Surely the most lush and extravagant creative-writing workshop in history played out in June 1816 at Lord Byron’s summer rental on Lake Geneva. It was a “wet, ungenial summer,” according to the preface Mary Shelley wrote for the 1831 edition of Frankenstein, speaking to the genesis of that tale of reanimation. She and her soon-to-be-husband, Percy Shelley, and her stepsister Claire Claremont, joined Byron and his physician John William Polidori for some literary antics. “We will each write a ghost story,” Byron proposed one rainy night.
Not only did this writing exercise lead to Mary Shelley’s classic horror (she writes in her preface that she sought to “quicken the beatings of the heart”), but it has excited any number of artists since. That June night has been depicted in opera (Mary Shelley), theater (Bloody Poetry), film (Roger Corman’s Frankenstein Unbound), and fiction (Frankisstein by Jeannette Winterson, El año del verano que nunca llegó by William Ospina), just to offer a few examples. (There’s also an episode of Doctor Who.)
Seeking to re-create these febrile nights of heady indulgence yourself, to electrify your own heart-quickening fiction? We offer a few shopping suggestions and their price points:
The house on Lake Geneva where Mary Shelley is said to have written part of Frankenstein.
At the dawn of the pandemic last April, a house in the little French village of Nernier was put up for sale for $2.6 million. A plaque on the side of the house notes: “Mary Shelley, in this humble house, during April 1816, wrote several pages of her notorious book ‘Frankenstein.’”
The plaque is either lying or knows something historians don’t: There’s no other indication that Mary ever spent time in Nernier, and all other accounts (including Mary Shelley’s own) date the beginning of Frankenstein to Byron’s challenge that summer. (Byron’s rental, where they all set out to write about ghosts, still stands: The Villa Diodati has since been broken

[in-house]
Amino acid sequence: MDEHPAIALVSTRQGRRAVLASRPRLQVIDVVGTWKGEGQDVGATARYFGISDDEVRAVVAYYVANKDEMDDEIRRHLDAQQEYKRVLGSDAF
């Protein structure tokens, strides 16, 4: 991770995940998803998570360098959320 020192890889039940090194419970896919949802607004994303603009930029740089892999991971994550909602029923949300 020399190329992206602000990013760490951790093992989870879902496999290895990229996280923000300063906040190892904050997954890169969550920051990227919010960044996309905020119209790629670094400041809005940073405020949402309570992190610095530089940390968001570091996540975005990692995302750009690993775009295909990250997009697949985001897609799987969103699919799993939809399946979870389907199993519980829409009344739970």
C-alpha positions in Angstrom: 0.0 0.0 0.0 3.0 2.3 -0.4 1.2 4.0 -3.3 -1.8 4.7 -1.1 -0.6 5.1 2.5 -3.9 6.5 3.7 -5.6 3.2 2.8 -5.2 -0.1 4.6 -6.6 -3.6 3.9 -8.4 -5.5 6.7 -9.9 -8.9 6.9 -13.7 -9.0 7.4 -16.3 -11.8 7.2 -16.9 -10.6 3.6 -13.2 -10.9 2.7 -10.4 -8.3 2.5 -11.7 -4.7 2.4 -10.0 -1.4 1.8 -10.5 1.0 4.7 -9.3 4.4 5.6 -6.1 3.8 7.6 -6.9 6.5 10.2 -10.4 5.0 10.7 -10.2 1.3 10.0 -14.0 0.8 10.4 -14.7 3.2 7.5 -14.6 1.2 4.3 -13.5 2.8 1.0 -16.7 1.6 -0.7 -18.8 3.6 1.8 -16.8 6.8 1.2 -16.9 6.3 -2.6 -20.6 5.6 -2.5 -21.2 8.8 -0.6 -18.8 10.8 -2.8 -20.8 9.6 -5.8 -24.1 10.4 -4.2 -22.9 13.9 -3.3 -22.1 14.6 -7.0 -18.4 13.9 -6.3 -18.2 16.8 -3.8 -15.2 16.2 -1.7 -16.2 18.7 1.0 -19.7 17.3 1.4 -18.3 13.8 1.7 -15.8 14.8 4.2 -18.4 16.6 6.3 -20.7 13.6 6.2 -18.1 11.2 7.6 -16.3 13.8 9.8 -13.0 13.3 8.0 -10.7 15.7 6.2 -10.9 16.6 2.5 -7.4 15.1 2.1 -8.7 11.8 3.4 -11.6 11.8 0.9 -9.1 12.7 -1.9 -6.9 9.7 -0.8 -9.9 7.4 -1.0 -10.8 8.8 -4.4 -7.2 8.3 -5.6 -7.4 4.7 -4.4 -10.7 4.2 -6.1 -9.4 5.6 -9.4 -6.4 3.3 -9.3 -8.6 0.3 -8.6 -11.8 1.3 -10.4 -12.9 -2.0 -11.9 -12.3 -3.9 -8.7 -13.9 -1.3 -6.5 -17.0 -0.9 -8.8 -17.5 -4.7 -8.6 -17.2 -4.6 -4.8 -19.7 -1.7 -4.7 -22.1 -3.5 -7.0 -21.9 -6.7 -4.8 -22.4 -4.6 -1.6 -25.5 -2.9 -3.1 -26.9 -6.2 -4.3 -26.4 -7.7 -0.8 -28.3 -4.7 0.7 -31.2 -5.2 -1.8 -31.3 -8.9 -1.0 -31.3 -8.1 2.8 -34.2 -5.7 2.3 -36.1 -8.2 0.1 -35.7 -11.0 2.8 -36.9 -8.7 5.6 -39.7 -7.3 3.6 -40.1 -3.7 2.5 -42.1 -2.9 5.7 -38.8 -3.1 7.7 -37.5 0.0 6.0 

up into luxury apartments. That building too has a misleading plaque, claiming John Milton stayed there in 1638, though the house wasn’t built until after the poet’s death.)
Percy Shelley, however, did tour Lake Geneva with Byron and stayed one night in a lodging house in Nernier, which likely eventually led to the plaque’s bit of revisionist history. Mary stayed behind in the house near Villa Diodati that she and Percy rented themselves; that house no longer stands.
Regardless, that little plaque can go a long way toward stirring the imagination and atmosphere, and the house itself is right on the lake and exquisitely restored. And it has a romantic history all its own, according to the real estate agent in an article in the Daily Mail: “Many years ago, when the alcoholic drink absinthe was legal in Switzerland, but banned in France, this house became a hotspot for smuggling across the lake from the Swiss side to the French side.”
$4,800 to $455,000:
Mary Shelley first editions.
A complete three-volume set of Mary Shelley’s novel The Last Man (contemporary green half calf gilt, black and red labels, published 1826) sold at Sotheby’s in 2014 for $4,800. The catalog notes: “The last leaf of volume three contains an advertisement for Frankenstein.” We recommend The Last Man because it too was a pioneering work of literature, often credited as the first sci-fi dystopian novel. And it should quicken your heart with its prescience, as it is set in the 21st century during a pandemic complicated by political issues. We recommend you buy the house in Nernier, settle into your quarantine, and read the book’s descriptions of Switzerland as you gaze across Lake Geneva: